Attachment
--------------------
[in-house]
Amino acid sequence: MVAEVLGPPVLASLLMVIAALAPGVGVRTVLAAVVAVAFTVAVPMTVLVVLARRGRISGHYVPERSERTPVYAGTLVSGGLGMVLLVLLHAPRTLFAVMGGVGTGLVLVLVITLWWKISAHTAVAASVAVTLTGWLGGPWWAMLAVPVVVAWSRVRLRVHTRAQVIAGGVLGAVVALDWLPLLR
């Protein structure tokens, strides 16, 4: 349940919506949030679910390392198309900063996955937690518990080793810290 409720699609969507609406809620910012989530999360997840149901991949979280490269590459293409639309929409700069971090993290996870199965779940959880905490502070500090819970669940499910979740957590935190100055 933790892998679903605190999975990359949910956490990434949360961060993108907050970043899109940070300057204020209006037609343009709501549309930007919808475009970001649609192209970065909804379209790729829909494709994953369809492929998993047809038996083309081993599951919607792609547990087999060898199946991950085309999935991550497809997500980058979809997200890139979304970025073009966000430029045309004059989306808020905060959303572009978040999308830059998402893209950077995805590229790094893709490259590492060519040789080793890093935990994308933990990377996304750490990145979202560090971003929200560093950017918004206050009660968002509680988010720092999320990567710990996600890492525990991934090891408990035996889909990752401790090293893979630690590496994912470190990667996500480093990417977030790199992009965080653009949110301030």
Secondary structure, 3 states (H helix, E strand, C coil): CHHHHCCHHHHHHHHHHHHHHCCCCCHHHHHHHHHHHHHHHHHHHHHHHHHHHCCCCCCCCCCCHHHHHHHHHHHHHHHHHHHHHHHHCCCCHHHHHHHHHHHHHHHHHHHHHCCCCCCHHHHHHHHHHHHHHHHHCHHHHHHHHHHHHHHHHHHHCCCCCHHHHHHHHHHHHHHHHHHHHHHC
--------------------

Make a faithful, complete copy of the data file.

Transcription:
[in-house]
Amino acid sequence: MVAEVLGPPVLASLLMVIAALAPGVGVRTVLAAVVAVAFTVAVPMTVLVVLARRGRISGHYVPERSERTPVYAGTLVSGGLGMVLLVLLHAPRTLFAVMGGVGTGLVLVLVITLWWKISAHTAVAASVAVTLTGWLGGPWWAMLAVPVVVAWSRVRLRVHTRAQVIAGGVLGAVVALDWLPLLR
């Protein structure tokens, strides 16, 4: 349940919506949030679910390392198309900063996955937690518990080793810290 409720699609969507609406809620910012989530999360997840149901991949979280490269590459293409639309929409700069971090993290996870199965779940959880905490502070500090819970669940499910979740957590935190100055 933790892998679903605190999975990359949910956490990434949360961060993108907050970043899109940070300057204020209006037609343009709501549309930007919808475009970001649609192209970065909804379209790729829909494709994953369809492929998993047809038996083309081993599951919607792609547990087999060898199946991950085309999935991550497809997500980058979809997200890139979304970025073009966000430029045309004059989306808020905060959303572009978040999308830059998402893209950077995805590229790094893709490259590492060519040789080793890093935990994308933990990377996304750490990145979202560090971003929200560093950017918004206050009660968002509680988010720092999320990567710990996600890492525990991934090891408990035996889909990752401790090293893979630690590496994912470190990667996500480093990417977030790199992009965080653009949110301030």
Secondary structure, 3 states (H helix, E strand, C coil): CHHHHCCHHHHHHHHHHHHHHCCCCCHHHHHHHHHHHHHHHHHHHHHHHHHHHCCCCCCCCCCCHHHHHHHHHHHHHHHHHHHHHHHHCCCCHHHHHHHHHHHHHHHHHHHHHCCCCCCHHHHHHHHHHHHHHHHHCHHHHHHHHHHHHHHHHHHHCCCCCHHHHHHHHHHHHHHHHHHHHHHC